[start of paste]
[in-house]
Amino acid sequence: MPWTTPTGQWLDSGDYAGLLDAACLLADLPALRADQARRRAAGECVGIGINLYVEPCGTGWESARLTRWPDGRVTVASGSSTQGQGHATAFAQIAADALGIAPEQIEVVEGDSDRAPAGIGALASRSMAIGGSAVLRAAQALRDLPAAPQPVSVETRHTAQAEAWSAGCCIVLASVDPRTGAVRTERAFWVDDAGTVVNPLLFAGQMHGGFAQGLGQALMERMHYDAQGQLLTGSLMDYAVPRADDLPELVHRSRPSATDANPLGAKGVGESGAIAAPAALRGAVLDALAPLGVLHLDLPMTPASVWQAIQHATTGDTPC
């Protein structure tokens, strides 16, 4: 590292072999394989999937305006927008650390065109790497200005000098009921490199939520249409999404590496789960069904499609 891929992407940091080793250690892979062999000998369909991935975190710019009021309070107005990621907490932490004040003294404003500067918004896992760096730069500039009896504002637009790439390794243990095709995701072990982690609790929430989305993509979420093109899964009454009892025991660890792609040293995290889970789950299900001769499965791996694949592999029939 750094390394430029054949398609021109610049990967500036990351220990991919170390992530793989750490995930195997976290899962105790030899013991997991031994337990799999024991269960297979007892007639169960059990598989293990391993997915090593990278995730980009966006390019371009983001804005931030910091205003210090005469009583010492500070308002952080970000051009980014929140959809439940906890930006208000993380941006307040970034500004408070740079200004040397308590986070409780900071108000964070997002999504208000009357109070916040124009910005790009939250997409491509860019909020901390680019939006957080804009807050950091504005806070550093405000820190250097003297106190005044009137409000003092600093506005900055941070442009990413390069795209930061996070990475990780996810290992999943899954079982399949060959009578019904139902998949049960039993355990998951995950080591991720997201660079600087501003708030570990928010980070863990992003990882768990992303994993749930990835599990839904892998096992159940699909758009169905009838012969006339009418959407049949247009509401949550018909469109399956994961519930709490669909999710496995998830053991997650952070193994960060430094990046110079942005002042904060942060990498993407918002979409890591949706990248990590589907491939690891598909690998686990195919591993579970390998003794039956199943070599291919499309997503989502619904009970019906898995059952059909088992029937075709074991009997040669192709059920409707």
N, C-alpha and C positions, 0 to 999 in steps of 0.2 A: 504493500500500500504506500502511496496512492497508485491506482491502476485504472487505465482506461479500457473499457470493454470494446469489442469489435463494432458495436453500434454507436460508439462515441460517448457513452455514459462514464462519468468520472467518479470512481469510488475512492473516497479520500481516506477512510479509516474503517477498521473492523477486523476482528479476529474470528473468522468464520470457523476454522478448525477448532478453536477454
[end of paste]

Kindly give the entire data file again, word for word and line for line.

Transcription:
[in-house]
Amino acid sequence: MPWTTPTGQWLDSGDYAGLLDAACLLADLPALRADQARRRAAGECVGIGINLYVEPCGTGWESARLTRWPDGRVTVASGSSTQGQGHATAFAQIAADALGIAPEQIEVVEGDSDRAPAGIGALASRSMAIGGSAVLRAAQALRDLPAAPQPVSVETRHTAQAEAWSAGCCIVLASVDPRTGAVRTERAFWVDDAGTVVNPLLFAGQMHGGFAQGLGQALMERMHYDAQGQLLTGSLMDYAVPRADDLPELVHRSRPSATDANPLGAKGVGESGAIAAPAALRGAVLDALAPLGVLHLDLPMTPASVWQAIQHATTGDTPC
């Protein structure tokens, strides 16, 4: 590292072999394989999937305006927008650390065109790497200005000098009921490199939520249409999404590496789960069904499609 891929992407940091080793250690892979062999000998369909991935975190710019009021309070107005990621907490932490004040003294404003500067918004896992760096730069500039009896504002637009790439390794243990095709995701072990982690609790929430989305993509979420093109899964009454009892025991660890792609040293995290889970789950299900001769499965791996694949592999029939 750094390394430029054949398609021109610049990967500036990351220990991919170390992530793989750490995930195997976290899962105790030899013991997991031994337990799999024991269960297979007892007639169960059990598989293990391993997915090593990278995730980009966006390019371009983001804005931030910091205003210090005469009583010492500070308002952080970000051009980014929140959809439940906890930006208000993380941006307040970034500004408070740079200004040397308590986070409780900071108000964070997002999504208000009357109070916040124009910005790009939250997409491509860019909020901390680019939006957080804009807050950091504005806070550093405000820190250097003297106190005044009137409000003092600093506005900055941070442009990413390069795209930061996070990475990780996810290992999943899954079982399949060959009578019904139902998949049960039993355990998951995950080591991720997201660079600087501003708030570990928010980070863990992003990882768990992303994993749930990835599990839904892998096992159940699909758009169905009838012969006339009418959407049949247009509401949550018909469109399956994961519930709490669909999710496995998830053991997650952070193994960060430094990046110079942005002042904060942060990498993407918002979409890591949706990248990590589907491939690891598909690998686990195919591993579970390998003794039956199943070599291919499309997503989502619904009970019906898995059952059909088992029937075709074991009997040669192709059920409707």
N, C-alpha and C positions, 0 to 999 in steps of 0.2 A: 504493500500500500504506500502511496496512492497508485491506482491502476485504472487505465482506461479500457473499457470493454470494446469489442469489435463494432458495436453500434454507436460508439462515441460517448457513452455514459462514464462519468468520472467518479470512481469510488475512492473516497479520500481516506477512510479509516474503517477498521473492523477486523476482528479476529474470528473468522468464520470457523476454522478448525477448532478453536477454